If your passion is fashion, and you have the skills to match, consider working as a fashion merchandiser or a technical, fashion, or textile designer. An associate's degree is required to get your foot in the door and a bachelor's can help position you for more senior jobs.
Those who possess a flair for fashion and style might be attracted to a career in the fashion industry. This industry offers varied career paths. Associate's degree programs offer training in the skills needed for entry-level positions, while bachelor's degree programs include liberal arts studies and courses to help graduates advance to supervisory positions. Read on to learn more about some of the most popular careers in this field.
|Career||Textile and Fashion Designer||Technical Designer||Fashion Merchandiser|
|Education Requirements||Associate's or Bachelor's Degree||Associate's Degree in Technical Design or Apparel Production||Associate's or Bachelor's Degree in Fashion Merchandising|
|Job Growth (2014 - 2024)*||3% increase for Fashion Design Industry||9% decline in Apparel Manufacturing Industry||3%|
|Median Annual Salary (2015)*||$63,670||$25,830 for all Tailors and Dressmakers||$95,890 for all Advertising and Promotions Managers|
Source: *Bureau of Labor Statistics
Graduates with a degree in fashion design or merchandising are qualified to work for retailers or at fashion and trade shows. They often choose fashion careers that allow them to design and create clothing, or use their experience to apply for marketing industry jobs. Fashion designer, technical designer and fashion merchandiser are a few of the possible career options.
Textile and Fashion Designer
Textile and fashion designers are the artists of the clothing industry. Textile designers embellish fabric through the application of color, weaving, beading or embroidery. Fashion designers select fabrics, sketch their design and make a model using cheaper materials. They sew samples of the final design to present at fashion and trade shows and to retailers. The styles they create drive the demand for fashion.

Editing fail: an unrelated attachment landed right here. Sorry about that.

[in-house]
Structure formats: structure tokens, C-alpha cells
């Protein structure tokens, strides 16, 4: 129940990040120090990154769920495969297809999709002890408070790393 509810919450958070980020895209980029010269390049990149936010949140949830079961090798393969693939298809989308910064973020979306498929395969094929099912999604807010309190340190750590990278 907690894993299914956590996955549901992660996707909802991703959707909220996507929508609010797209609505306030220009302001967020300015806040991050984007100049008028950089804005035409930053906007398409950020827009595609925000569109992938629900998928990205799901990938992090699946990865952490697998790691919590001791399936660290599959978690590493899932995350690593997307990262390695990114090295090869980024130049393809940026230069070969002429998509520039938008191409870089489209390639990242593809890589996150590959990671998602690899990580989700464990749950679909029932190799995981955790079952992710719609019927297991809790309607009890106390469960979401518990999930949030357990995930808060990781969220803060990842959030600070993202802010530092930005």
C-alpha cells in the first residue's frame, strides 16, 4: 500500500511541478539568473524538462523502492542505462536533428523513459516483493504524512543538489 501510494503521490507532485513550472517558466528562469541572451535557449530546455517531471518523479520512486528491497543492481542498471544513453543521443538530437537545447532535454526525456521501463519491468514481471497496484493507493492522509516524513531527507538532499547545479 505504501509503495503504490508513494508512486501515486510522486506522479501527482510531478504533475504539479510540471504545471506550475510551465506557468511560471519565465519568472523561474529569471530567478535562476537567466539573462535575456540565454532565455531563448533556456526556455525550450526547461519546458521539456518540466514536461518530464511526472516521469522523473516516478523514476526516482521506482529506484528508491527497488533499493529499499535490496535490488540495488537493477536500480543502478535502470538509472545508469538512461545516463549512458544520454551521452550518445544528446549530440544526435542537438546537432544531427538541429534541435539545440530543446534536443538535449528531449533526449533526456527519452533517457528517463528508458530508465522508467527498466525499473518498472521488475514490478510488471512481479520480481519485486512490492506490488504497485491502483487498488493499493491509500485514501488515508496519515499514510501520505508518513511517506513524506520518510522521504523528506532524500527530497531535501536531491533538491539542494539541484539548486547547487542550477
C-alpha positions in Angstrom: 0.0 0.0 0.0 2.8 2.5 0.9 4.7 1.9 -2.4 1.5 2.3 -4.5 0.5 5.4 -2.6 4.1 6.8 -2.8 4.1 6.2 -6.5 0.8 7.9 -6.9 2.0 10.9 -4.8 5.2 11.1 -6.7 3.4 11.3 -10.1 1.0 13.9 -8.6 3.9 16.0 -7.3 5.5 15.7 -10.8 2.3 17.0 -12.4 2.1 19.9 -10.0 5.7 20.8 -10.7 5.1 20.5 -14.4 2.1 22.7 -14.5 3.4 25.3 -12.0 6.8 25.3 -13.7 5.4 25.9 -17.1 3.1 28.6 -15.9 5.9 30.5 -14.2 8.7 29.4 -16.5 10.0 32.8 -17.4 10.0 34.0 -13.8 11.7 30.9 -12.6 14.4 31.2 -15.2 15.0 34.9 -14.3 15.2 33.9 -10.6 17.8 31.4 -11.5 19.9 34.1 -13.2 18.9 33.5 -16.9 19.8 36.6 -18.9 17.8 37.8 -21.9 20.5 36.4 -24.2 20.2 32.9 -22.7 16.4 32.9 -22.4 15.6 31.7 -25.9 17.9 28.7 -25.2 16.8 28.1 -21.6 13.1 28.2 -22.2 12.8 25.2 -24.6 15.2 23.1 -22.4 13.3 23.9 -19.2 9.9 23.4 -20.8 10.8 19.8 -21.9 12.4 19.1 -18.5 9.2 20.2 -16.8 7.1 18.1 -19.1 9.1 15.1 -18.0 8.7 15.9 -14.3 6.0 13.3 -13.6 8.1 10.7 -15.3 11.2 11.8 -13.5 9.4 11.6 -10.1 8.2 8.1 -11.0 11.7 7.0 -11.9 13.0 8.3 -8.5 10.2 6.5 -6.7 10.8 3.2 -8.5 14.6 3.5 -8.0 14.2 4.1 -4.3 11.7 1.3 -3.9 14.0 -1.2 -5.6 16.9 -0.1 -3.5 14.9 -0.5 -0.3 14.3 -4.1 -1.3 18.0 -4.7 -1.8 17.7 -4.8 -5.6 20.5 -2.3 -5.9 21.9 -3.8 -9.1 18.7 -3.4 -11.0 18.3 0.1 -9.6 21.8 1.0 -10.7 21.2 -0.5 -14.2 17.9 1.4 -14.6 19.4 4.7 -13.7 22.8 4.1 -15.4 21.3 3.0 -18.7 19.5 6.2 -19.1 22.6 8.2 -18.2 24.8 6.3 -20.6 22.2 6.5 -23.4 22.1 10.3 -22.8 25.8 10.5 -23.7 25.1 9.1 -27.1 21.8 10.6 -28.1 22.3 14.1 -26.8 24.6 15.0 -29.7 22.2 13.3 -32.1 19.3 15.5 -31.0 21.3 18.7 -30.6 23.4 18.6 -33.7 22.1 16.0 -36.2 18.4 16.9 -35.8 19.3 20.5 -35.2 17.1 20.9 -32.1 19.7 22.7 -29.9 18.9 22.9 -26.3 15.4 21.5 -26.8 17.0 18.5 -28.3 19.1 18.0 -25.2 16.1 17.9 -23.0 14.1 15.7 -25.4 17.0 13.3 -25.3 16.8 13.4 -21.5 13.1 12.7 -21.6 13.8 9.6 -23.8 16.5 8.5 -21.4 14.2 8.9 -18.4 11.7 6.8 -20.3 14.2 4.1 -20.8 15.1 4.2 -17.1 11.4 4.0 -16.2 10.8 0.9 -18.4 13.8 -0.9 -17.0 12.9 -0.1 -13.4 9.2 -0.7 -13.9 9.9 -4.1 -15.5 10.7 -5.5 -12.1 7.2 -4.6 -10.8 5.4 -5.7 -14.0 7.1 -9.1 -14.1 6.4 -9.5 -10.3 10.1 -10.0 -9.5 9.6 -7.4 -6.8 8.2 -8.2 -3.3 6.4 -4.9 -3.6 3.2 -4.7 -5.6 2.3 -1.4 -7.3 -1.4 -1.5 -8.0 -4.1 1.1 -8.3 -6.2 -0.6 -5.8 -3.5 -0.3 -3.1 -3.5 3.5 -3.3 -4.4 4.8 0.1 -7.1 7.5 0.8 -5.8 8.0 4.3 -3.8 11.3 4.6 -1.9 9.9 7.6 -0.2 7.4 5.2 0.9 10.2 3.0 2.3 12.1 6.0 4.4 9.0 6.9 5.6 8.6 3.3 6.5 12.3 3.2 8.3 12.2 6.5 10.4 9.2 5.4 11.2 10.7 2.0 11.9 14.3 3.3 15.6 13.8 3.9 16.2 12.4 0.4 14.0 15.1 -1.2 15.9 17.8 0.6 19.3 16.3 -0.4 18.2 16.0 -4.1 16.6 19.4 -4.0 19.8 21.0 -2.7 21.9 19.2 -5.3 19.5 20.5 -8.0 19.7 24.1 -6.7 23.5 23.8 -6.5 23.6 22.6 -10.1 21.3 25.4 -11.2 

A keen eye for color and style and knowledge of trends are essential for textile and fashion designers. Students enrolled in an associate's or bachelor's degree program in textile design study lace and embroidery design, color fundamentals, designs for knit fabrics and screen print techniques. Bachelor's degree programs offer research projects and product-specific courses. Entry-level positions in textile design include colorist, woven fabrication designer, knit designer and screen print artist.
In addition to classes in pattern design, sewing techniques and draping, a bachelor's degree program in fashion design typically offers specialization in a clothing market, such as children's wear, knitwear or special occasion. Professional opportunities integrated into the program include working on runway shows and fashion exhibitions and attending industry events. Fashion design graduates may begin their careers as assistant designers, junior designers, sketching assistants or stylists.